Stories

The IRE Resource Center is a major research library containing more than 27,000 investigative stories.

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Search results for "job creation" ...

  • Rural Center investigation

    Reporting that revealed questionable grant making, overstated job creation claims, breaking of rules, political influence, conflicts of interest and a large built-up cash balance of taxpayers money at the N.C. Rural Economic Development Center, the longtime leading agency for rural development in North Carolina. This reporting led to the creation of a new state agency to oversee and administer millions in rural grants in North Carolina; the transfer of about $100 million back to the state, including $27 million that had not been earmarked for any projects in rural areas. The reporting, along with a state audit that was subsequent to the reporting, also contributed to the abrupt resignation of the longtime president at the Rural Center and its chairman of the board. More than a half dozen board members recused from making decisions immediately after a story spotlighted conflicts and potential conflicts.
  • Landing Electrolux

    When Swedish company Electrolux announced plans to build a kitchen appliance factory in Memphis, many in the region hailed it as an economic development triumph. But it didn't come cheap. Government officials approved a massive package of money and perks for a company that has a history of leaving communities to cut costs and has made no guarantee to stay in Memphis for the long term. Officials performed minimal due diligence and signed away rights to recover most of the money if the company falls short of job-creation goals.
  • The KOZ Tax Giveaway

    This series examined Pennsylvania's Keystone Opportunity Zone development program. It found that some businesses that received tax breaks with a condition of job creation did not uphold their end of the arrangement. Penalties for this shortcoming went uncollected, while developers denied revenue to local school districts and failed to develop urban opportunity zones.
  • Win, Lose or Draw: Gambling for Jobs

    This series examines Kentucky's economic development program's failure to create jobs and alleviate poverty across the state, and especially in the poorest areas. Incentives given to businesses for more than 14 years did not result in the contractually agreed-upon number of new jobs. The state program was loosely monitored and shrouded in secrecy. Funds allocated for high tech job training were diverted to creation of malls and industrial parks that remained mostly vacant. Overall, after 14 years, Kentucky's poverty ranking was not improved by the development programs.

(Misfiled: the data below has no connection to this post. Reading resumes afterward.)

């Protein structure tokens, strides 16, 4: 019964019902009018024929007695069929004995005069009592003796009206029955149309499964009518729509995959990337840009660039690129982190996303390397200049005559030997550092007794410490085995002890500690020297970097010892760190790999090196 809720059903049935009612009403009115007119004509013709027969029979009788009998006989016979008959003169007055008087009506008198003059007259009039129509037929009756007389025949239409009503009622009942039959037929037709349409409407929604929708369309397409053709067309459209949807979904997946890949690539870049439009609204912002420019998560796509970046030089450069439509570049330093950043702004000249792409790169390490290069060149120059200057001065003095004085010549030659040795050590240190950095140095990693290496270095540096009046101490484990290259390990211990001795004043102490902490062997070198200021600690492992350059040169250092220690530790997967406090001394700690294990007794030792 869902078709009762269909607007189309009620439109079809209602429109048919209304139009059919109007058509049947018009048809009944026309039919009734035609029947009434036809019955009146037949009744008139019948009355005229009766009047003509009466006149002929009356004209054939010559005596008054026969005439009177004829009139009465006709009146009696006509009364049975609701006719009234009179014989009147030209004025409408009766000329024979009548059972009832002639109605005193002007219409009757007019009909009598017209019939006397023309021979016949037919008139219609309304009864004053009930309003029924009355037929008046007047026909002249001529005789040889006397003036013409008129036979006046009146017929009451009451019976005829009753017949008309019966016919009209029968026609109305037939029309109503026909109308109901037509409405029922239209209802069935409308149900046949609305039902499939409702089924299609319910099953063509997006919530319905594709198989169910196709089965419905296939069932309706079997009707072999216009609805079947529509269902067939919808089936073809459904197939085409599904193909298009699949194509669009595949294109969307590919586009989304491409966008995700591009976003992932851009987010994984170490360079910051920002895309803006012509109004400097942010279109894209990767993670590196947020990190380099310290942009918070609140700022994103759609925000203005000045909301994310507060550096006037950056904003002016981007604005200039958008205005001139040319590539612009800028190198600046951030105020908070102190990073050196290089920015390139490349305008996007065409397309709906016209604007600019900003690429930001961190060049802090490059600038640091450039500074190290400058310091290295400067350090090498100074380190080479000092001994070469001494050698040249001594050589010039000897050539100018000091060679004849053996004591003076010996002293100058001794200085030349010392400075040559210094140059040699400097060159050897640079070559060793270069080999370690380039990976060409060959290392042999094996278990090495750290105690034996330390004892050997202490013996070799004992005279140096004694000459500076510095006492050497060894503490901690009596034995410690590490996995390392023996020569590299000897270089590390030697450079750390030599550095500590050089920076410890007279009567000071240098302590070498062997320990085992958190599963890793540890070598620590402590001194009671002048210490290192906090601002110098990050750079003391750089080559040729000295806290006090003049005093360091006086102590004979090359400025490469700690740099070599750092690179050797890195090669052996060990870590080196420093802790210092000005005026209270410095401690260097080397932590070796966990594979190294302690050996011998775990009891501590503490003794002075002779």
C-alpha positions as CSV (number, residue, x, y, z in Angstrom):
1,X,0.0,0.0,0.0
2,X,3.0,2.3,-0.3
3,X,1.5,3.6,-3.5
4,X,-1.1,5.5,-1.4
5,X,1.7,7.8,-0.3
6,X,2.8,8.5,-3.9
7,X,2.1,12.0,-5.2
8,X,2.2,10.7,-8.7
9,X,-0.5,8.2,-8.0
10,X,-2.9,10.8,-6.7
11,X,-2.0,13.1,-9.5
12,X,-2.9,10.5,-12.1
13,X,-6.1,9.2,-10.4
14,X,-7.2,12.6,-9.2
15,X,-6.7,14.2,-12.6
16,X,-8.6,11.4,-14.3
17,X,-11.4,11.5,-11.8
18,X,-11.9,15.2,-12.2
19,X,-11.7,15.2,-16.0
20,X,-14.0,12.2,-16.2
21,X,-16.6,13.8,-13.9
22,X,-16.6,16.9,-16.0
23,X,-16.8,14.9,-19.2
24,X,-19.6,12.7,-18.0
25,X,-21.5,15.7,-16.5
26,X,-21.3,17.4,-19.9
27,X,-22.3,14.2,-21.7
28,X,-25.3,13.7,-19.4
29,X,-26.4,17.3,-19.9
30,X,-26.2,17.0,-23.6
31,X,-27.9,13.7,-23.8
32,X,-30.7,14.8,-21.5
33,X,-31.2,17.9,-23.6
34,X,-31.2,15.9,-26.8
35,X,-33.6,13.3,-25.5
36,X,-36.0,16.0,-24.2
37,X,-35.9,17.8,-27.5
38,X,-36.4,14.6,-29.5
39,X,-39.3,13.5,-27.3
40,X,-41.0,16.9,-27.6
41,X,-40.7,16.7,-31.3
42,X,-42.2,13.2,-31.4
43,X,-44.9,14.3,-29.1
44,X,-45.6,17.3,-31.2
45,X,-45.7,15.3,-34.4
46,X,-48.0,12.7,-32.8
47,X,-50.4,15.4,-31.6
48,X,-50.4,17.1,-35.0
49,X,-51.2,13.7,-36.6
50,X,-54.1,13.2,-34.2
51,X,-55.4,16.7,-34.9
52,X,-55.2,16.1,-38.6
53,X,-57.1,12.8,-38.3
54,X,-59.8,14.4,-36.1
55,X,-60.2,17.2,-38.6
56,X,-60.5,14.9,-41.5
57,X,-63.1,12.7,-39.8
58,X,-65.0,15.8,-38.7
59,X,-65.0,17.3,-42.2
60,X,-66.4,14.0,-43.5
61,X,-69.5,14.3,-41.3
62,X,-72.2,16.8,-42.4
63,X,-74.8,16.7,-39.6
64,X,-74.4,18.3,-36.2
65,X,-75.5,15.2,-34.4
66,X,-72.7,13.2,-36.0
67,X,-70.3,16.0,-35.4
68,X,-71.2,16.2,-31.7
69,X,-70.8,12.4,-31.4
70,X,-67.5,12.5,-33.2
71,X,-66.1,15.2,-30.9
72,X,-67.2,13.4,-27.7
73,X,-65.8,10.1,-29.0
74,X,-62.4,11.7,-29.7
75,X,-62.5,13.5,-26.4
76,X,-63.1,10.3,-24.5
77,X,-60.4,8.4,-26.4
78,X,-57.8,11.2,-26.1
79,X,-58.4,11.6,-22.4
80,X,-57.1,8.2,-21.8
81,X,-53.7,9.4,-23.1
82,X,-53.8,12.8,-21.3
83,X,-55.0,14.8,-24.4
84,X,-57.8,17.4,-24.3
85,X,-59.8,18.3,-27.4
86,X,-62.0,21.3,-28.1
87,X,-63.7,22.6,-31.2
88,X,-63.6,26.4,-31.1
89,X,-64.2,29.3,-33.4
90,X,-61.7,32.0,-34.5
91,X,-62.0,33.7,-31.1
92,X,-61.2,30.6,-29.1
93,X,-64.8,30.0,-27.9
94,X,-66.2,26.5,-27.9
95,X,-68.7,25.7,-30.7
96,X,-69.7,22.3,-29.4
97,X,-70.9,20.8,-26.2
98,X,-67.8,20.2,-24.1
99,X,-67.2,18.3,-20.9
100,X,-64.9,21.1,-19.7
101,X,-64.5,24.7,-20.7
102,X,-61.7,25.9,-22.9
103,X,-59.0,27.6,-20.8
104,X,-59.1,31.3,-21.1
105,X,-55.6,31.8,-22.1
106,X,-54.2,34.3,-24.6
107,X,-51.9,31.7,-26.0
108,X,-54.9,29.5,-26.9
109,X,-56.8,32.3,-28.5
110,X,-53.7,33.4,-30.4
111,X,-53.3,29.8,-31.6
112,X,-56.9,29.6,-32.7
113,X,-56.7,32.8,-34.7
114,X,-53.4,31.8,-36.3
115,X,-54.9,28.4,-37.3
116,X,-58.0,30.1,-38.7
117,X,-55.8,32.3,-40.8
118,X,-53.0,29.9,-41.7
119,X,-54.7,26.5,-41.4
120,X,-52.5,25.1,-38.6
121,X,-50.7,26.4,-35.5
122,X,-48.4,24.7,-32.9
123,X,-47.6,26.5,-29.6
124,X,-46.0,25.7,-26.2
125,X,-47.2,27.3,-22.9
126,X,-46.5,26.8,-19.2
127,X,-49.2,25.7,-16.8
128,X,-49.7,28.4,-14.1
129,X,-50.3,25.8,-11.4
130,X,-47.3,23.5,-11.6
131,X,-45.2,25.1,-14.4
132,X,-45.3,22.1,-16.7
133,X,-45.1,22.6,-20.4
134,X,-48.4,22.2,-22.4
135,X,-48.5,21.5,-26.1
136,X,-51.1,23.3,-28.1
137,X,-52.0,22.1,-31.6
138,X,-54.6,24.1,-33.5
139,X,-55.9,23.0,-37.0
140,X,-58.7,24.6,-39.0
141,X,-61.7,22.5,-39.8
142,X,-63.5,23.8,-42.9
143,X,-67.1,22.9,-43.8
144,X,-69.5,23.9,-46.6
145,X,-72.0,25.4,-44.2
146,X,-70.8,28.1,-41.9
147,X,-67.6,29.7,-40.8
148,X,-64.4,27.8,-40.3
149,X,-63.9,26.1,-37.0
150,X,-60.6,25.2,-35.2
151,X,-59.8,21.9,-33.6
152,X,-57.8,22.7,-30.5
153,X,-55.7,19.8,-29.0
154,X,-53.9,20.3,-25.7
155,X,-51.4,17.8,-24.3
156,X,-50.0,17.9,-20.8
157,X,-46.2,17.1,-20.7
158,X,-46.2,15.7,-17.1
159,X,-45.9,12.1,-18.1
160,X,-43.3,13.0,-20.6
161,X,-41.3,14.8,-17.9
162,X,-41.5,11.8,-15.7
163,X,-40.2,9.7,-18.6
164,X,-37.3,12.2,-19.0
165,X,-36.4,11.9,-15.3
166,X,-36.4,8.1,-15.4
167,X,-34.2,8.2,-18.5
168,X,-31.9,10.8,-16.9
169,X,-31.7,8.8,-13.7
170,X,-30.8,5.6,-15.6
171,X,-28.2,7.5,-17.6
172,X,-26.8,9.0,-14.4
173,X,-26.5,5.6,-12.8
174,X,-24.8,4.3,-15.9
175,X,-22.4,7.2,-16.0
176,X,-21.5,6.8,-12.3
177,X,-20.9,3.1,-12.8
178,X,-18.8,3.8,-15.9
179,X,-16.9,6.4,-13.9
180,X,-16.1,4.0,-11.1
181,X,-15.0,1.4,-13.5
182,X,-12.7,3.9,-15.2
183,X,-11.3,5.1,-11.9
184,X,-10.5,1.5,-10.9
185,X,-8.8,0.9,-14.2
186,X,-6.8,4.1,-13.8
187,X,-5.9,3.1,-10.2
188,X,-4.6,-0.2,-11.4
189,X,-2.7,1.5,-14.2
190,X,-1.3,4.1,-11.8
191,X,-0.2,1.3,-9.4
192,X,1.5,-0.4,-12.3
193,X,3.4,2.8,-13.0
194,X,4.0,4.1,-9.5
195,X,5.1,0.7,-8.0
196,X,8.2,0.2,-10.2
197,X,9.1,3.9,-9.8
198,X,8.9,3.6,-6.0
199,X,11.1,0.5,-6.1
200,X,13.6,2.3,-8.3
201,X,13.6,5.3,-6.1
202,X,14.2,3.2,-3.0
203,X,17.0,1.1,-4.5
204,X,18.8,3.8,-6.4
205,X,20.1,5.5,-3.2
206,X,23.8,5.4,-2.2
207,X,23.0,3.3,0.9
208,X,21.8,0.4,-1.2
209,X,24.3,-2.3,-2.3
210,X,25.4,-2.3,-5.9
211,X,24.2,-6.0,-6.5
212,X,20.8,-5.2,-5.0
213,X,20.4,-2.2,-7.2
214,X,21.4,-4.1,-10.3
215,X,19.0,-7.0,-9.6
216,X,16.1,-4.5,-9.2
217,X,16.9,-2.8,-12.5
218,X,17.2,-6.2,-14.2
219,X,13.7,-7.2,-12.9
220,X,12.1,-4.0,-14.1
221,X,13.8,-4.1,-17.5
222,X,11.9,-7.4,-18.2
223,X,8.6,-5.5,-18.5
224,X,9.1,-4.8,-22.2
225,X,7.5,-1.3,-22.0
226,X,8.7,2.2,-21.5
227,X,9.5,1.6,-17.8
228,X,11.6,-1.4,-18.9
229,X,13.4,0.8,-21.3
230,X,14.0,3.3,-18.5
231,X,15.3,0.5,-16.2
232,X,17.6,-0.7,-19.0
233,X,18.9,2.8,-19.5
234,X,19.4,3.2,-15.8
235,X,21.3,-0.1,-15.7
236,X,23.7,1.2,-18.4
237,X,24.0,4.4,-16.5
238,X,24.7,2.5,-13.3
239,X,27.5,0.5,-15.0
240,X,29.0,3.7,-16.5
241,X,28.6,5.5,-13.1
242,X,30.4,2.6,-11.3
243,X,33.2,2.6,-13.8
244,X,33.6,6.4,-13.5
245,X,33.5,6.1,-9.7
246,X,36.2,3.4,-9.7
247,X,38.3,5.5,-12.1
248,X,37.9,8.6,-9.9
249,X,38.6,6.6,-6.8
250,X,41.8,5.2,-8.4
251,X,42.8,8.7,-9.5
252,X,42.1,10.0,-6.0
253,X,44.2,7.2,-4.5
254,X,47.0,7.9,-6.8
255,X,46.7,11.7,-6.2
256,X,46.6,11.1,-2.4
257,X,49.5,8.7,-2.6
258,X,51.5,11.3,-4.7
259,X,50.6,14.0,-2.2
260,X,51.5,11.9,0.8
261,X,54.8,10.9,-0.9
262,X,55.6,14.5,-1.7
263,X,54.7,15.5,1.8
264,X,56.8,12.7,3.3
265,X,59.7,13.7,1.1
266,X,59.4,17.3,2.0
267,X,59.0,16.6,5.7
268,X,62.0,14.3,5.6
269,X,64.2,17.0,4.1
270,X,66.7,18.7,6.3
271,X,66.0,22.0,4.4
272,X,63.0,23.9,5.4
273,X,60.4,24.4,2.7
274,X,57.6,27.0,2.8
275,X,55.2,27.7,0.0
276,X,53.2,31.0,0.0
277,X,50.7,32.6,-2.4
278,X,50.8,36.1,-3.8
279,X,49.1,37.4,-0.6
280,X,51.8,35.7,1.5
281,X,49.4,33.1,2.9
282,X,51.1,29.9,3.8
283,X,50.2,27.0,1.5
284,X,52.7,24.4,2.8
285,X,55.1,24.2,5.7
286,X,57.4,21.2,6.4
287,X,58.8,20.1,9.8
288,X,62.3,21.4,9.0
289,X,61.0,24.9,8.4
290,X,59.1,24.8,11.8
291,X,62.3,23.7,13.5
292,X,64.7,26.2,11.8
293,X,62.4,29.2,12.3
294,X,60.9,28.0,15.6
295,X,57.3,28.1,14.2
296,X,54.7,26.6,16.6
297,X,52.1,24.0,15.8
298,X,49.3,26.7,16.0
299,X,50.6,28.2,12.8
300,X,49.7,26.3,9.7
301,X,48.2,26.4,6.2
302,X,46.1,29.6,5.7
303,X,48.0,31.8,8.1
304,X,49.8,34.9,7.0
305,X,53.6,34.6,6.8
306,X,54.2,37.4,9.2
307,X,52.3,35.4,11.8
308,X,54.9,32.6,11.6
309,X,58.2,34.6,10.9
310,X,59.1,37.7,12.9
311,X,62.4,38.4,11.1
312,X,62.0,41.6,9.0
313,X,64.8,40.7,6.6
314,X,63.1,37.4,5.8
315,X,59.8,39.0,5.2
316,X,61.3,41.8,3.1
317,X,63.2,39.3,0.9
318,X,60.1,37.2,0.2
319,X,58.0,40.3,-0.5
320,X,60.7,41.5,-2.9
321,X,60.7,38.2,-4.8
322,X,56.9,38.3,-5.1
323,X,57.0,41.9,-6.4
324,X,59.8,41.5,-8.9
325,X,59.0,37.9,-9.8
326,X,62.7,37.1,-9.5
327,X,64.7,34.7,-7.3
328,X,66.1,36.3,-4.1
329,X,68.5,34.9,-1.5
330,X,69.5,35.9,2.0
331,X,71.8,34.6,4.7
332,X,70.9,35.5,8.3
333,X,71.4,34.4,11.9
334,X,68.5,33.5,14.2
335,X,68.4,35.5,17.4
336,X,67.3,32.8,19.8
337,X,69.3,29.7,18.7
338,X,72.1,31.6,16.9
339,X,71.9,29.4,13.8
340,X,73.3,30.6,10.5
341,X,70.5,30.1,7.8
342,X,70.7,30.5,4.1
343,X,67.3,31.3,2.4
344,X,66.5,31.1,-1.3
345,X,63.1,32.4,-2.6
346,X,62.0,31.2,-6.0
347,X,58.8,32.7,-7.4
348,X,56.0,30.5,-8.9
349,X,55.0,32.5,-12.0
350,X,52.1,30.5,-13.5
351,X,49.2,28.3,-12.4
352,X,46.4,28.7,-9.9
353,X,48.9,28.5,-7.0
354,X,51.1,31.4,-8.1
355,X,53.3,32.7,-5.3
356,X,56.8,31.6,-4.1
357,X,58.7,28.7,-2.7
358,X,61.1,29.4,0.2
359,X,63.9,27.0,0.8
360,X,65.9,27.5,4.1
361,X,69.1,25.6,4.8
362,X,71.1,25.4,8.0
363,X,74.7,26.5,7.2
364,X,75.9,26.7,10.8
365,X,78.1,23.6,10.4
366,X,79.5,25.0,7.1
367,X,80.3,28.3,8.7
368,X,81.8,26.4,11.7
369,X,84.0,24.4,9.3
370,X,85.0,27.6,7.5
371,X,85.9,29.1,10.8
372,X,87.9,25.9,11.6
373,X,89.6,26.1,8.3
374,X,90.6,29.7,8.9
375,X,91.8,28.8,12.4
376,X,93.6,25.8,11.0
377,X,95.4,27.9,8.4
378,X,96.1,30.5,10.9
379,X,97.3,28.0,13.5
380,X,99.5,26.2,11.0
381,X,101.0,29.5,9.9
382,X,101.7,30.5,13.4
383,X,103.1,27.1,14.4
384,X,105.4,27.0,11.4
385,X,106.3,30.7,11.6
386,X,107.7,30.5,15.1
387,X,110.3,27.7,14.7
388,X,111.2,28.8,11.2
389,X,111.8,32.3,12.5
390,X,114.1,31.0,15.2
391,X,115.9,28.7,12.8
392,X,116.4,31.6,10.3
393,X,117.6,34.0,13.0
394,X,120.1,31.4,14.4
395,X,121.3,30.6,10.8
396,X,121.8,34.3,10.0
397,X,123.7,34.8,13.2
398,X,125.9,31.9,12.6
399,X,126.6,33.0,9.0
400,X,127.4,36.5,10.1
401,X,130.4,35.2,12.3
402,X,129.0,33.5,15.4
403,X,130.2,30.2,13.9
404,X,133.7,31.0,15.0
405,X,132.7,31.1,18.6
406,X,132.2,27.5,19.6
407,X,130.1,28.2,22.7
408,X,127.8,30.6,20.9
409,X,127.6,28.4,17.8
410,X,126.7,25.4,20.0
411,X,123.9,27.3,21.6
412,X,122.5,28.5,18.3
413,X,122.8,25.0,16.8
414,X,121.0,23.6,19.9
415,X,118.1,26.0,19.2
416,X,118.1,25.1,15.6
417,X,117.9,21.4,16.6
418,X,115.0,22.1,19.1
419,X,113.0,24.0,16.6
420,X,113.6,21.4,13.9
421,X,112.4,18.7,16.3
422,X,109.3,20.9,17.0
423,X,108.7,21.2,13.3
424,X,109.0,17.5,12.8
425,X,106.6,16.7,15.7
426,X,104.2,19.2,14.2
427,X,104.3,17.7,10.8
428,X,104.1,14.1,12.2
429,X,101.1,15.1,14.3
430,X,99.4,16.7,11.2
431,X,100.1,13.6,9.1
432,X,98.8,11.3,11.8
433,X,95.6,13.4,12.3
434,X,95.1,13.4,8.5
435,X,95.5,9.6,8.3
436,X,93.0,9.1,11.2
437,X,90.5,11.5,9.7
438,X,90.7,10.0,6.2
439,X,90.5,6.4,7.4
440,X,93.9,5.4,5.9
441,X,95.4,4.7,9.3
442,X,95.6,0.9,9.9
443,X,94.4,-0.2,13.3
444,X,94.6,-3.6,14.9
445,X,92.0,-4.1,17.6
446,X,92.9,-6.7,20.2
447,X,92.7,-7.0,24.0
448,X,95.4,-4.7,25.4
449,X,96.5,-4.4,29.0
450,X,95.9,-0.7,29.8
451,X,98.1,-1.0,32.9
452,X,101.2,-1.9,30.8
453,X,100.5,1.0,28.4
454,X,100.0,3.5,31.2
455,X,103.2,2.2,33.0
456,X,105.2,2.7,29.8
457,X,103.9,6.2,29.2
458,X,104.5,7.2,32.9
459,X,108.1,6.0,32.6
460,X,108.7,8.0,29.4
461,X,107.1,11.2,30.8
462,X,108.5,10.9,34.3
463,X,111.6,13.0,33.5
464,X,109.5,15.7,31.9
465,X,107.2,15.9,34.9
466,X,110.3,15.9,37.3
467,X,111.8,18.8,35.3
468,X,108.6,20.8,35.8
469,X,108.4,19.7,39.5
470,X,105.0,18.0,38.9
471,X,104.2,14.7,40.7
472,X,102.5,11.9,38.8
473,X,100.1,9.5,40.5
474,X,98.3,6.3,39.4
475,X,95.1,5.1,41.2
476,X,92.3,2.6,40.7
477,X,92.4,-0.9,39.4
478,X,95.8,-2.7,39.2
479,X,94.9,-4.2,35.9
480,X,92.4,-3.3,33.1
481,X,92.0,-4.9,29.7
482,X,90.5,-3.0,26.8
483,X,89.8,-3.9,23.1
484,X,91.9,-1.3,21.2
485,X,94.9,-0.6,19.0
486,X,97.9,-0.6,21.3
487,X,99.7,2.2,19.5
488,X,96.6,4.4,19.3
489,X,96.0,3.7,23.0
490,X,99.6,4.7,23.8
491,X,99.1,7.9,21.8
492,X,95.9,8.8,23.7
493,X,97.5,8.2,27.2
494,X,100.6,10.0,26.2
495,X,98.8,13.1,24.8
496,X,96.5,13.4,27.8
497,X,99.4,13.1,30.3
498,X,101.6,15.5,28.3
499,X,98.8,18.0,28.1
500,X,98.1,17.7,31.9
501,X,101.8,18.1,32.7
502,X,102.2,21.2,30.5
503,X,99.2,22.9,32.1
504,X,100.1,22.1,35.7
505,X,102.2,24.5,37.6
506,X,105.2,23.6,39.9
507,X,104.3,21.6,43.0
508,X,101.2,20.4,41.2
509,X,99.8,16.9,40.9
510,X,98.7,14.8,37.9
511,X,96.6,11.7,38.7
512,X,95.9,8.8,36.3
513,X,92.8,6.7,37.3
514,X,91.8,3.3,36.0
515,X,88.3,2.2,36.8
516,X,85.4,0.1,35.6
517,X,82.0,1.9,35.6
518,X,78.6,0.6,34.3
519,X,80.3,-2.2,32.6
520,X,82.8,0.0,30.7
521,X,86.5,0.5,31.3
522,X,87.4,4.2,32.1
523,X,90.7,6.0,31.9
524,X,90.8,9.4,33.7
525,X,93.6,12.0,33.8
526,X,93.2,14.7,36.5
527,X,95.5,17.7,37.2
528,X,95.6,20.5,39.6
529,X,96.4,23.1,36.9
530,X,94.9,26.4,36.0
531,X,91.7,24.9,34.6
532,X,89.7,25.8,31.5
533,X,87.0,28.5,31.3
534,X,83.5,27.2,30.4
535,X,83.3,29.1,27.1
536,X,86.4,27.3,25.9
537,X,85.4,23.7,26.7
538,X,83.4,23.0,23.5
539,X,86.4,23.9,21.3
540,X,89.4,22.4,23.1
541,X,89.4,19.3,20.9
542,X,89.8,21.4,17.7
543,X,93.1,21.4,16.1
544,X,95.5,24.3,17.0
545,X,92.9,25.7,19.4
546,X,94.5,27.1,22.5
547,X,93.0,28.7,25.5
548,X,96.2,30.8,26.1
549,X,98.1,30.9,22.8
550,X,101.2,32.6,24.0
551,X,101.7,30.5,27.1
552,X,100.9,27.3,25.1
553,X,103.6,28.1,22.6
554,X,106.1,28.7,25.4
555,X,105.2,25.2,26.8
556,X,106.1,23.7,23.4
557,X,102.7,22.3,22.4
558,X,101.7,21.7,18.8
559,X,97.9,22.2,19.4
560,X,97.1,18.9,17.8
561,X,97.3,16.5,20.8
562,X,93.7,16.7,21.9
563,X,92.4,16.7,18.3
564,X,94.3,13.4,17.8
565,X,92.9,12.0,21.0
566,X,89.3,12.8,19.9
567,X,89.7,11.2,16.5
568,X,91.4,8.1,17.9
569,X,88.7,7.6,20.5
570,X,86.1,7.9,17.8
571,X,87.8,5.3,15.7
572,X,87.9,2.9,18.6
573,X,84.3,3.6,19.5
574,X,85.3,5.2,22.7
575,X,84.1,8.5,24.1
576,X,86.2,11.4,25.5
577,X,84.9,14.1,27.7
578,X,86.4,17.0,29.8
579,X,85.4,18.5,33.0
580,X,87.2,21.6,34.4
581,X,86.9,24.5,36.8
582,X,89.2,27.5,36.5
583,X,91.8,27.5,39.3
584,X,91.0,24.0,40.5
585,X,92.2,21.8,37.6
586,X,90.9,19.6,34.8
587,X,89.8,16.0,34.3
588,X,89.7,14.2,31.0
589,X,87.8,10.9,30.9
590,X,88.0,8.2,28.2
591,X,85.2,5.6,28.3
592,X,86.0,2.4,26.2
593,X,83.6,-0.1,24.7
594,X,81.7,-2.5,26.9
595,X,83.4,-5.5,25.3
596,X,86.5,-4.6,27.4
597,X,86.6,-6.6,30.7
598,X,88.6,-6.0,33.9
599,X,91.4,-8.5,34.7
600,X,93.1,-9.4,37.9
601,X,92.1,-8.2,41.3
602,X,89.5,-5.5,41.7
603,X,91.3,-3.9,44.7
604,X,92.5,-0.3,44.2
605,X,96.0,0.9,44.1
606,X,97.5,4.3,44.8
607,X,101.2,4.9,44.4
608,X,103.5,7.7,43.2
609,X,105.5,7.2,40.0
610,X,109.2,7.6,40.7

• Business Incentives or Corporate Welfare?

    The Milwaukee Journal Sentinel investigated Wisconsin's incentives programs in this three-part series. "Wisconsin jumped on the incentives bandwagon in the mid-1980s in a big way, with programs and expenditures proliferating to meet or anticipate almost any demand expanding businesses might make. While state officials offered soothing assurances about accountability for the programs no one... had attempted to analyze the effectiveness of the programs..." The newspaper found: spending reached $1 billion during the past 12 years, "many of the state's largest... firms were the biggest recipients of state largess" and "job creation promises were overblown and poorly monitored."
  • Battling for Business

    Ohio municipalities have the authority to cut corporate property taxes to encourage industrial job creation and development, an incentive Lake County has used aggressively. The relocations have displaced hundreds of local jobs, about one for every three they've reportedly created, according to an analysis of county data. Further investigation showed that even jobs reportedly "created" are sometimes transferred from other places. This five-part series examines the issue.
  • Tax Breaks and Broken Promises

    Each year public officials give away millions of dollars in tax breaks to attract or retain big companies. In return, the businesses promise to create new, high-paying jobs. The Blade conducted two separate, three-month investigations -- one local and one statewide -- to see if corporations are keeping their promises. The investigation reveals that 55 percent of Toledo corporations that received tax breaks have not lived up to their end of the bargain, yet no company has ever been penalized for reneging on a deal. Statewide, The Blade finds that the Ohio Enterprise Zone program, a massive job creation effort that has given businesses hundreds of millions of dollars in tax breaks, has been so poorly managed that no one really knows if it works.